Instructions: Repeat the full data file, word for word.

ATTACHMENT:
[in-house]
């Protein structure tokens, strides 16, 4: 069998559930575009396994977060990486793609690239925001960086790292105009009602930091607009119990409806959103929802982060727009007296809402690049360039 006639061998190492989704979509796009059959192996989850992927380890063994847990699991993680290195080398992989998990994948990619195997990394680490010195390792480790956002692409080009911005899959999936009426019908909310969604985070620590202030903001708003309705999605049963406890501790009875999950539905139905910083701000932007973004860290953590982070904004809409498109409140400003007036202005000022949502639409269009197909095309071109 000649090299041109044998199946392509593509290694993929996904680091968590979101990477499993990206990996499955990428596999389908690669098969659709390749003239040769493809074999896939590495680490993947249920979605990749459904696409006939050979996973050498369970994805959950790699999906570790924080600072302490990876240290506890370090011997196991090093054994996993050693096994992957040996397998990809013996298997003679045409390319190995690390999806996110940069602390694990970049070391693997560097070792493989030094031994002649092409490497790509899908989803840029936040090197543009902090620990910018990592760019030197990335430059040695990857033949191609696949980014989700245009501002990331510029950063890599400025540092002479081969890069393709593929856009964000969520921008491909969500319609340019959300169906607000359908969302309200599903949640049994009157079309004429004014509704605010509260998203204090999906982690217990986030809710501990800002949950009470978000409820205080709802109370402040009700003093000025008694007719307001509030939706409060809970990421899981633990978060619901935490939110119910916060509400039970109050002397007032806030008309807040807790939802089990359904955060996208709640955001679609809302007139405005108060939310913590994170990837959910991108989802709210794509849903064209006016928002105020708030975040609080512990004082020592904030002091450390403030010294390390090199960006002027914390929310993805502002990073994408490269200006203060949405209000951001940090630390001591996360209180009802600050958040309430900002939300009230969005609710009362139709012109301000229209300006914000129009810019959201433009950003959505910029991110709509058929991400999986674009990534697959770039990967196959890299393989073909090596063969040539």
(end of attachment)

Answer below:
[in-house]
């Protein structure tokens, strides 16, 4: 069998559930575009396994977060990486793609690239925001960086790292105009009602930091607009119990409806959103929802982060727009007296809402690049360039 006639061998190492989704979509796009059959192996989850992927380890063994847990699991993680290195080398992989998990994948990619195997990394680490010195390792480790956002692409080009911005899959999936009426019908909310969604985070620590202030903001708003309705999605049963406890501790009875999950539905139905910083701000932007973004860290953590982070904004809409498109409140400003007036202005000022949502639409269009197909095309071109 000649090299041109044998199946392509593509290694993929996904680091968590979101990477499993990206990996499955990428596999389908690669098969659709390749003239040769493809074999896939590495680490993947249920979605990749459904696409006939050979996973050498369970994805959950790699999906570790924080600072302490990876240290506890370090011997196991090093054994996993050693096994992957040996397998990809013996298997003679045409390319190995690390999806996110940069602390694990970049070391693997560097070792493989030094031994002649092409490497790509899908989803840029936040090197543009902090620990910018990592760019030197990335430059040695990857033949191609696949980014989700245009501002990331510029950063890599400025540092002479081969890069393709593929856009964000969520921008491909969500319609340019959300169906607000359908969302309200599903949640049994009157079309004429004014509704605010509260998203204090999906982690217990986030809710501990800002949950009470978000409820205080709802109370402040009700003093000025008694007719307001509030939706409060809970990421899981633990978060619901935490939110119910916060509400039970109050002397007032806030008309807040807790939802089990359904955060996208709640955001679609809302007139405005108060939310913590994170990837959910991108989802709210794509849903064209006016928002105020708030975040609080512990004082020592904030002091450390403030010294390390090199960006002027914390929310993805502002990073994408490269200006203060949405209000951001940090630390001591996360209180009802600050958040309430900002939300009230969005609710009362139709012109301000229209300006914000129009810019959201433009950003959505910029991110709509058929991400999986674009990534697959770039990967196959890299393989073909090596063969040539």